Tuesday, July 29, 2014

Book Review : ‘Private India’ by Ashwin Sanghi and James Patterson

I loved reading two of Ashwin Sanghi's previous works - Chanakya's Chants and The Krishna Key, and was thus eagerly looking forward to reading his next novel. Frankly speaking I was a bit apprehensive when I learnt that Sanghi and Patterson, two authors with rather distinct styles are collaborating. However, I must say that they have managed to come out with a novel that wonderfully blends the two styles.

'Private India' as the title suggests is the story of the India branch of the worldwide Private investigation agency whose other operations have been detailed in Patterson's previous books in the Private series such as Private LA, Private Games, Private Down Under and Private Berlin. As is now the trend with Sanghi, he has even come up with a YouTube trailer for the novel.

Private India book cover (James Patterson & Ashwin Sanghi)
My first impression of the novel wasn't all that great. Though the cover artwork looks impressive, the cover itself seemed too thin and had a very cheap feel to it. On 21st July it has only been released in India, (the cover mentions - edition for sale in India only) and it is only available for preorder as of now in stores abroad. While I am glad for an Indian edition (which I am assuming is a less pricey than other markets edition) I wish the publishers had gone for a better quality cover. It is interesting to note that Private India is the only Private Series novel cover in which the collaborating author’s name (Ashwin Sanghi) appears in a font size larger than Patterson’s! Perhaps that is the reason why, James Patterson’s official website has no mention of Private India at all! It neither finds a mention under the Private Series nor is it listed as an upcoming release. It did not find any mention on his Facebook page on the day of its India release either.

As you would expect from such a book, the novel starts with a murder the investigation of which is handed over to Private India by the police. The Private India team headed by Santosh Wagh, a detective with a murky past and a drinking problem soon discovers that the body discovered in the hotel is only the first in a long series of victims strangulated to death by a ritualistic serial killer. Ashwin Sanghi's usual touch of adding historical and mythological flavour to his thrillers comes to the fore as the investigators begin to unravel the mystery behind the killer's very elaborate rituals. While the murders remain the central theme of the novel, the tale soon branches out in a way that Private India is left to tackle not just a serial killer on the loose in Mumbai but also threats to its own existence.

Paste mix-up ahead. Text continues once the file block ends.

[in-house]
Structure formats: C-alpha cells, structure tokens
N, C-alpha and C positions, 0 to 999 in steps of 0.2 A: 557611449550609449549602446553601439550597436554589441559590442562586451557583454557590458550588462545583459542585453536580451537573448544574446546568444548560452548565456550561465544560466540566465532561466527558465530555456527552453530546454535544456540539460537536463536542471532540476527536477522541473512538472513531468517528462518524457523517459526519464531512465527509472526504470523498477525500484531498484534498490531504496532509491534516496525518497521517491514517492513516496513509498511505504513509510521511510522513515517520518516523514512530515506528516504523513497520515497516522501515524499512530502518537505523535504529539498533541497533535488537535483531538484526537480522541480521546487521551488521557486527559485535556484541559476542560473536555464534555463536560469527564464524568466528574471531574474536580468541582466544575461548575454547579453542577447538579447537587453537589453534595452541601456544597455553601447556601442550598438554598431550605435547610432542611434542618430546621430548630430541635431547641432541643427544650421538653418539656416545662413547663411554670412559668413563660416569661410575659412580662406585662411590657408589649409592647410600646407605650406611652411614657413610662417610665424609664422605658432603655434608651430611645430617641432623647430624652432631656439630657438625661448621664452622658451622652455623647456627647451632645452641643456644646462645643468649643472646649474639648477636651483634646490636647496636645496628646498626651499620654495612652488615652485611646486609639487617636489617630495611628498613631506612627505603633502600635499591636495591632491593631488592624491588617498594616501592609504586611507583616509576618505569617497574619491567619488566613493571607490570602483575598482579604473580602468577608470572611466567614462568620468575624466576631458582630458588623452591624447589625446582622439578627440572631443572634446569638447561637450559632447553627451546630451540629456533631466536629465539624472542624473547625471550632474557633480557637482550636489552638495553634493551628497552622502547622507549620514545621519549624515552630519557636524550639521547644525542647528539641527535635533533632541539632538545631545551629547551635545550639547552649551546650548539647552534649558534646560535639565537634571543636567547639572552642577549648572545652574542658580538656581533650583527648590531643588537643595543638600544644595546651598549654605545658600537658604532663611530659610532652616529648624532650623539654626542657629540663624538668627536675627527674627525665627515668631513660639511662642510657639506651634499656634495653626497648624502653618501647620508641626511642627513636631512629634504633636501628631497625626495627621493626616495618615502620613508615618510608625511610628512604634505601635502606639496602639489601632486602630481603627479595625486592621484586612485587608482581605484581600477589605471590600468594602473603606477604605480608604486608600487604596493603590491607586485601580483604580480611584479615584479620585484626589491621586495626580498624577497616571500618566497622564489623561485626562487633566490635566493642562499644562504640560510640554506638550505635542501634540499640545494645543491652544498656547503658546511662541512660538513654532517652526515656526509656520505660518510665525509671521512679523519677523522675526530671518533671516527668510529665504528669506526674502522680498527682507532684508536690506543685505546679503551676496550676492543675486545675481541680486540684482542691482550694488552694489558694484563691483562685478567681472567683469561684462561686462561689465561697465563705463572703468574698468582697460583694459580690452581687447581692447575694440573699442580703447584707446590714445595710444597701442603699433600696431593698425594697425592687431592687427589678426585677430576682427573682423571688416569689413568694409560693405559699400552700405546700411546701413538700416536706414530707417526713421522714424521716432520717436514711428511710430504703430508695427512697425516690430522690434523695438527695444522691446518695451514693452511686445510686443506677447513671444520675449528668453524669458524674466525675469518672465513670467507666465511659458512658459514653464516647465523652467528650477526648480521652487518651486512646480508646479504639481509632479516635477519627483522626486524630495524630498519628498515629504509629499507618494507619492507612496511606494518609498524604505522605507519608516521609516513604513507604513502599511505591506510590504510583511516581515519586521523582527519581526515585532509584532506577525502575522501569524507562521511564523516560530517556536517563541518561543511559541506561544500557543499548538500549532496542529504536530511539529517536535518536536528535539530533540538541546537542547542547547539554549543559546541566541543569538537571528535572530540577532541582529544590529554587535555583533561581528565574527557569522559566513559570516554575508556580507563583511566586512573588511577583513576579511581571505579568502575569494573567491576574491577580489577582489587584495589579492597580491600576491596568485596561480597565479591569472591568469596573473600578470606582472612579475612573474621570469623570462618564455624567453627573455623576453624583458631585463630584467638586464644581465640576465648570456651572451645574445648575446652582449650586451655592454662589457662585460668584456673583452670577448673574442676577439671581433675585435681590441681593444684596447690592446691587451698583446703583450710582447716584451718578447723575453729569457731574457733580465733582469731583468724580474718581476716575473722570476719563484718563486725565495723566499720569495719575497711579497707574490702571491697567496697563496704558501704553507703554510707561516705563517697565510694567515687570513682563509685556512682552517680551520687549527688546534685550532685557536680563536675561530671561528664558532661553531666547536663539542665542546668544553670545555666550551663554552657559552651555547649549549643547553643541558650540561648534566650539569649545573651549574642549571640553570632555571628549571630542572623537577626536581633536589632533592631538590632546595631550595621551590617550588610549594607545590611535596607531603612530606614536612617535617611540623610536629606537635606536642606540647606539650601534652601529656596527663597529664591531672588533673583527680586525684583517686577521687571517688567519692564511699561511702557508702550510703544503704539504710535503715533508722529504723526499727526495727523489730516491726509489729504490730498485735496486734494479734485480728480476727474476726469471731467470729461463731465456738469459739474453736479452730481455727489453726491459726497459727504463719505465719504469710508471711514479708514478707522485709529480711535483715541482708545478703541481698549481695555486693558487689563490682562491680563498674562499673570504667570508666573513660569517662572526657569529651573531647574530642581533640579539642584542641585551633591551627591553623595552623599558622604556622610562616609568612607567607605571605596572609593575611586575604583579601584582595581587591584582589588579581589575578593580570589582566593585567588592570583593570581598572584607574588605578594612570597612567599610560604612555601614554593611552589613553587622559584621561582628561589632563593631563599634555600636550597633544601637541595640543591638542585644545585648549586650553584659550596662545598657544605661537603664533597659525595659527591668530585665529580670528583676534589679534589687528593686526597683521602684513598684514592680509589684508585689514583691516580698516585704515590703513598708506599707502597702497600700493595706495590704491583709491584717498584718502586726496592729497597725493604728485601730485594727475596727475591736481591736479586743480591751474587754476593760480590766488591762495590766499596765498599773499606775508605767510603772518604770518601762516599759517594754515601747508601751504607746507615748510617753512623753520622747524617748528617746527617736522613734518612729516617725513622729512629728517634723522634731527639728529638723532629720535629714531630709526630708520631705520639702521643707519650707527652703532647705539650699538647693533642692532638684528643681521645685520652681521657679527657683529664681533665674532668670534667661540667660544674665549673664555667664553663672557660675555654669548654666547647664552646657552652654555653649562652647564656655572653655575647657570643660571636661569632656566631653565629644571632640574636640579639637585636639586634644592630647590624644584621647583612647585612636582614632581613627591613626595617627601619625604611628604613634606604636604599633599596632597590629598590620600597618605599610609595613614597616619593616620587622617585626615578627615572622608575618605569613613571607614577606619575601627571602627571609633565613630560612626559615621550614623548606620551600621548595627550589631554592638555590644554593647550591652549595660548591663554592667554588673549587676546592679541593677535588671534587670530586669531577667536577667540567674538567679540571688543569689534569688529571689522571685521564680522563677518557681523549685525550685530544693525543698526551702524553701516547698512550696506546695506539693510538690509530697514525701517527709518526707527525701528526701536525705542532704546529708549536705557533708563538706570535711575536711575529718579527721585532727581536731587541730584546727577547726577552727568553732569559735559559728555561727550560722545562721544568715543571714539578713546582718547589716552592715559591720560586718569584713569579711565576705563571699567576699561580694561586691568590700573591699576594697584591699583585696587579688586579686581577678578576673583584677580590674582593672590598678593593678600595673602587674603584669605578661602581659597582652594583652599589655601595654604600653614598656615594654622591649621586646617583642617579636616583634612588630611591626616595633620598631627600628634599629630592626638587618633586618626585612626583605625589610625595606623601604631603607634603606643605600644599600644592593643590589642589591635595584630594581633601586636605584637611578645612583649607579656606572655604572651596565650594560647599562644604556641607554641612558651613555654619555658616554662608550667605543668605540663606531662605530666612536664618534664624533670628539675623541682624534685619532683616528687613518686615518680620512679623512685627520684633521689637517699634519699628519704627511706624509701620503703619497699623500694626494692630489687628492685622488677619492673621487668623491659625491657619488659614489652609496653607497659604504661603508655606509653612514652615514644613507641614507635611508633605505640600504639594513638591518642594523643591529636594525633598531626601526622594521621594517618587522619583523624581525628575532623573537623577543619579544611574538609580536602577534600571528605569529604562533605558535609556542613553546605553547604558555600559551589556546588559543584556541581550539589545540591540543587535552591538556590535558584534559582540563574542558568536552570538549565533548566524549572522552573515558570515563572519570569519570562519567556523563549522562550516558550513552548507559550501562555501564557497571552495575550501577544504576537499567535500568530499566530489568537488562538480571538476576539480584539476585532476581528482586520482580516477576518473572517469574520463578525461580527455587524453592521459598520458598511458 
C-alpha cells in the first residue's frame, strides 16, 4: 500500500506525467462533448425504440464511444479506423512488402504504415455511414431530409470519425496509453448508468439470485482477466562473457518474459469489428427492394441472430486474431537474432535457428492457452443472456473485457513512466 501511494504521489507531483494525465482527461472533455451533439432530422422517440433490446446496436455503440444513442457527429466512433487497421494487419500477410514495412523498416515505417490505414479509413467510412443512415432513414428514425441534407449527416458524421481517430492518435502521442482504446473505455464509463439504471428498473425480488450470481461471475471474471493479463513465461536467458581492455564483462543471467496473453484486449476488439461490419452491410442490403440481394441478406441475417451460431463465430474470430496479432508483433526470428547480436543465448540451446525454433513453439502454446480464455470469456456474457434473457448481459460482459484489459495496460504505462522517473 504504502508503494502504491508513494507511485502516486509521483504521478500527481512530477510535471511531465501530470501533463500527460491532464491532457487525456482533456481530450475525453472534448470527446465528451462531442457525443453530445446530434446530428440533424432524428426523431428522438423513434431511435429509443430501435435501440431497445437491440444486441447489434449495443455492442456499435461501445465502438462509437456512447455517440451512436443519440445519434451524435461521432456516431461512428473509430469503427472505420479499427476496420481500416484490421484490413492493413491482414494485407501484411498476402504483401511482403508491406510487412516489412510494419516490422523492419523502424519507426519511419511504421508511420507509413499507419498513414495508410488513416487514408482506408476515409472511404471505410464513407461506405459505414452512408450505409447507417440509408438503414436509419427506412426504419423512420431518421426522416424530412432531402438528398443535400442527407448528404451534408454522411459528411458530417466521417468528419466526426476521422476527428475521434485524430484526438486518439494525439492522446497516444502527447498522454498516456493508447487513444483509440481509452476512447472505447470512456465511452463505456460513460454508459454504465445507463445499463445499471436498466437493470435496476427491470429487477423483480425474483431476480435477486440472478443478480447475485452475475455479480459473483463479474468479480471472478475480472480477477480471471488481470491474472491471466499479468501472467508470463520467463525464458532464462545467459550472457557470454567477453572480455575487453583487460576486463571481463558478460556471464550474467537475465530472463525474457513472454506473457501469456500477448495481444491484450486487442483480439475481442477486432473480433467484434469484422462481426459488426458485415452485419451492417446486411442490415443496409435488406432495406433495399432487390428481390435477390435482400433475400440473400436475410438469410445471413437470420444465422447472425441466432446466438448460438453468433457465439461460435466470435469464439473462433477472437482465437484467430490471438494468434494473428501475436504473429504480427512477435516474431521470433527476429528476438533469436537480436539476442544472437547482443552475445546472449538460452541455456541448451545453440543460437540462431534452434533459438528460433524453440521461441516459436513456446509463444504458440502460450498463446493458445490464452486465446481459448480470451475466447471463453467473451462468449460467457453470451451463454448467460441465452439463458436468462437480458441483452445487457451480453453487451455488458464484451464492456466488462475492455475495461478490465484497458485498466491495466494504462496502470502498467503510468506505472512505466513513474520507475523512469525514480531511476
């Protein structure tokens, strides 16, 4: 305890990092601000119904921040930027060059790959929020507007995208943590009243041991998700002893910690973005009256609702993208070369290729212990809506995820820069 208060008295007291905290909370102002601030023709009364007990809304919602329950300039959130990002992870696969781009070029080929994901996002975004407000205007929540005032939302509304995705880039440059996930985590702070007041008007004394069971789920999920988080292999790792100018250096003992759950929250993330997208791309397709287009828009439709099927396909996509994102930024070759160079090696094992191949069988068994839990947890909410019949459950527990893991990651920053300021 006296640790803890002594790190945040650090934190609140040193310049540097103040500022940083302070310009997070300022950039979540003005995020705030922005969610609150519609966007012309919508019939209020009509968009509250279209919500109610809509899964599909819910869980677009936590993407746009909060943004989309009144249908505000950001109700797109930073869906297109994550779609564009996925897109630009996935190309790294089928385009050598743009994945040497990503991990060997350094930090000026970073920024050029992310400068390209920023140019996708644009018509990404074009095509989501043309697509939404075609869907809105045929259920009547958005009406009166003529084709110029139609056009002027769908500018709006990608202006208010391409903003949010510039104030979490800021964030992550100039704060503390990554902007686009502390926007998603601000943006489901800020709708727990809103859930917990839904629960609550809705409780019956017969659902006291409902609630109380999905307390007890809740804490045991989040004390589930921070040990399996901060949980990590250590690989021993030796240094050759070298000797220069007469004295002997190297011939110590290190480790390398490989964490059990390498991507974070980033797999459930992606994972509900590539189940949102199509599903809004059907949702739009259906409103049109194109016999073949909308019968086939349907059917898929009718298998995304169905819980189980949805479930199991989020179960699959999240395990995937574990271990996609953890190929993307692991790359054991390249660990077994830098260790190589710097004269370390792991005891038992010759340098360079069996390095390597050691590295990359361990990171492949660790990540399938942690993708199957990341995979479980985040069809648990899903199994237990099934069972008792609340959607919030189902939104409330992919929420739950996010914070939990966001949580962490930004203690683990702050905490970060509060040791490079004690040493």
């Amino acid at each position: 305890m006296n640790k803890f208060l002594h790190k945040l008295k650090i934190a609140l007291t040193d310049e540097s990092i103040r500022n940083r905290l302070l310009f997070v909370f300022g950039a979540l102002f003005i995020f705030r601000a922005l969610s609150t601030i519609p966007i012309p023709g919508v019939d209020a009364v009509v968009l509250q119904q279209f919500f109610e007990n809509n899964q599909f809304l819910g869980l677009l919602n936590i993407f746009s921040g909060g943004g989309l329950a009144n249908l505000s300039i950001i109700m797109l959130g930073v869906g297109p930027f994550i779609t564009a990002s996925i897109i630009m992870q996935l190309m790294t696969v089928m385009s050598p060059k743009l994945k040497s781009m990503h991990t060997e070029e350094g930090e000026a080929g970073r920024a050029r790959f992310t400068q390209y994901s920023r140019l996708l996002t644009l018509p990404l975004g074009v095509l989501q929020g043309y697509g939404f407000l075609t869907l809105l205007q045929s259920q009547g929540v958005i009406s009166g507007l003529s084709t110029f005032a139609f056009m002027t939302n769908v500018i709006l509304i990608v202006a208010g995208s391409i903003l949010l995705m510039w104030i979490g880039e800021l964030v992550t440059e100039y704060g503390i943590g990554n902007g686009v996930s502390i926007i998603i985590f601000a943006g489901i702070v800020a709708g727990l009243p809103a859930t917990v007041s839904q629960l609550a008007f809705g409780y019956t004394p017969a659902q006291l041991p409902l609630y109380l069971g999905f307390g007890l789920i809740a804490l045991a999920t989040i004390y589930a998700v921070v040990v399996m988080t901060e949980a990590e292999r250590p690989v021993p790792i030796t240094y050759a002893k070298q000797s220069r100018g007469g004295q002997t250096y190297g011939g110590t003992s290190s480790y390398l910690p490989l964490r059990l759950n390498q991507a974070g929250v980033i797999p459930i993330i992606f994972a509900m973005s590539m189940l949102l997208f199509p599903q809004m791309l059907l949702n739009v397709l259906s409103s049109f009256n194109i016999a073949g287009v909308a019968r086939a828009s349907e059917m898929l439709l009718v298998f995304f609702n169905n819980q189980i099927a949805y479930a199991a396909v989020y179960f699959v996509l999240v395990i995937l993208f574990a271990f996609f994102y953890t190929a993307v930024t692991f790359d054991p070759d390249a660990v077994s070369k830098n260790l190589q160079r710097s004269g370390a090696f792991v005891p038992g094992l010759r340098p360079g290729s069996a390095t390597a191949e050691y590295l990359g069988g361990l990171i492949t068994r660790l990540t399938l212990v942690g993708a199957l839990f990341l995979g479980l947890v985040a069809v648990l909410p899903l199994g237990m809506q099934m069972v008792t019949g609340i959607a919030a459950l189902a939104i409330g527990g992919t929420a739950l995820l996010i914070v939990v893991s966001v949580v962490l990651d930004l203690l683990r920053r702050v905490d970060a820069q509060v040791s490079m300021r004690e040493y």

The best part about the novel is how almost every chapter ends with a cliff hanger leaving you wondering what is about to happen next. The authors have managed to pepper the narrative with innumerable red herrings and the narration makes the reader constantly suspect different characters. The hints of betrayal of Private from within manages to keep the reader at the edge of his seat. About halfway through the novel, the Private India team is also joined by Jack Morgan, the worldwide head honco of Private. The book is divided into more than a hundred very short chapters. Most chapters are only about 4 pages long and the shortest one is just a couple of paragraphs. With each chapter the narration jumps from scene to scene and the narration from the point of view of the bad guys is scary enough to send a chill down the spine. Rapidly changing point of views along with the cliffhangers kept me completely hooked and I finished the book in much less than two days.

The trail of the killer takes the investigators around various Mumbai landmarks such as the Film City, Dharavi, Taj, Tower of Silence and onboard Mumbai's suburban trains. Here Sanghi manages to do complete justice to the city of his residence with detailed and vivid descriptions. He has also managed to weave into the plot begging networks, match fixing, bollywood romances and godmen-politician nexus, thus managing to capture every possible field of murky dealings happening in Mumbai.


The authors take us to an interesting end which is hard to predict or guess. However, while the story of the killer’s identity is satisfyingly concluded, its link with the terrorism related subplots seems rather tenuous at best. Having read Rowling's novel featuring another limp detective just a few days prior to reading Private India, I could not help but feel that the character development is slightly lacking apart from Santosh Wagh's character. I was also left wondering details such as how Jack is personally familiar with Mumbai's underworld dons and how Private continues to investigate without any clear indication of who is picking up the tab.

Despite some of these minor irritants, I thoroughly enjoyed reading Private India. Its rapidly changing points of view along with the awesome cliffhangers kept me completely hooked and I finished reading the novel in much less than 2 days. This 450 page tale is full of suspense and continuous drama and I would not be surprised if it is soon picked up for a film adaptation. A thriller's objective is to keep you turning the pages at the edge of your seat and despite its few shortcomings Private India manages to fulfill this role perfectly!

Rating : 7/10


Private India and other books from the Private Series are available on Flipkart and Amazon.in! Buy them now!

Disclosure : I was supplied with a review copy by Random House India.

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